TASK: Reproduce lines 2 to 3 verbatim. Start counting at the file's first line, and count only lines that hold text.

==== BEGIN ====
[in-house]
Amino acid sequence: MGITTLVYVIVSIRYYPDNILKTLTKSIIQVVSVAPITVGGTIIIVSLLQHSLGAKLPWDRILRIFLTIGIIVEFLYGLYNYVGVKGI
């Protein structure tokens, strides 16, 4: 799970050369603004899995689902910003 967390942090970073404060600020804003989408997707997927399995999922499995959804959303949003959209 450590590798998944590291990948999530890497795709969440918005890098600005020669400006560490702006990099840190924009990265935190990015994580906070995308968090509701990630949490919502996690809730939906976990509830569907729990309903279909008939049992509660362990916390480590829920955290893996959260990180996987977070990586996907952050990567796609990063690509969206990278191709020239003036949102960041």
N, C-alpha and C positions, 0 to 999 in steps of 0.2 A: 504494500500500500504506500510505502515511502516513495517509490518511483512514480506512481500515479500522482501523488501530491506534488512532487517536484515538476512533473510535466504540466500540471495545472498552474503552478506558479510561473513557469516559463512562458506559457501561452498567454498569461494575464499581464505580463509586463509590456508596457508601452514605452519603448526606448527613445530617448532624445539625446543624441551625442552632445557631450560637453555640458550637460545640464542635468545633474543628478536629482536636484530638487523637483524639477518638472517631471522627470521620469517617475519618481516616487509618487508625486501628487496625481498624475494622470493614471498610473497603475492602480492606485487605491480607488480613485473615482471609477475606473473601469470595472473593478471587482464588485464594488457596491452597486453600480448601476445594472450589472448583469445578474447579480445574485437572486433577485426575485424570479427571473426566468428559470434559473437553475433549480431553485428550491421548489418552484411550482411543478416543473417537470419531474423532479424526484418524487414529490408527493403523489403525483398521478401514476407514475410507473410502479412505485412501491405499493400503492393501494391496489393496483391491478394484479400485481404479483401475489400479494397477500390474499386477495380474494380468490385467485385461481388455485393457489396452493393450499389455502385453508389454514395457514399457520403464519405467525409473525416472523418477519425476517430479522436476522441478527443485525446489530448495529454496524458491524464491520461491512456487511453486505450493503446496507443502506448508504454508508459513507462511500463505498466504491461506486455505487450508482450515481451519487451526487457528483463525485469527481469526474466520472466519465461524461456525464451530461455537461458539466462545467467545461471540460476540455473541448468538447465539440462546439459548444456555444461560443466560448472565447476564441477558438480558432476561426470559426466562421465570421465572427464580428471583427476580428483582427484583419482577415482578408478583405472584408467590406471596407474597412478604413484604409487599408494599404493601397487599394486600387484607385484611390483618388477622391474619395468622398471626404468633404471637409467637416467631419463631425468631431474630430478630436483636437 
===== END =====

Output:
Amino acid sequence: MGITTLVYVIVSIRYYPDNILKTLTKSIIQVVSVAPITVGGTIIIVSLLQHSLGAKLPWDRILRIFLTIGIIVEFLYGLYNYVGVKGI
């Protein structure tokens, strides 16, 4: 799970050369603004899995689902910003 967390942090970073404060600020804003989408997707997927399995999922499995959804959303949003959209 450590590798998944590291990948999530890497795709969440918005890098600005020669400006560490702006990099840190924009990265935190990015994580906070995308968090509701990630949490919502996690809730939906976990509830569907729990309903279909008939049992509660362990916390480590829920955290893996959260990180996987977070990586996907952050990567796609990063690509969206990278191709020239003036949102960041």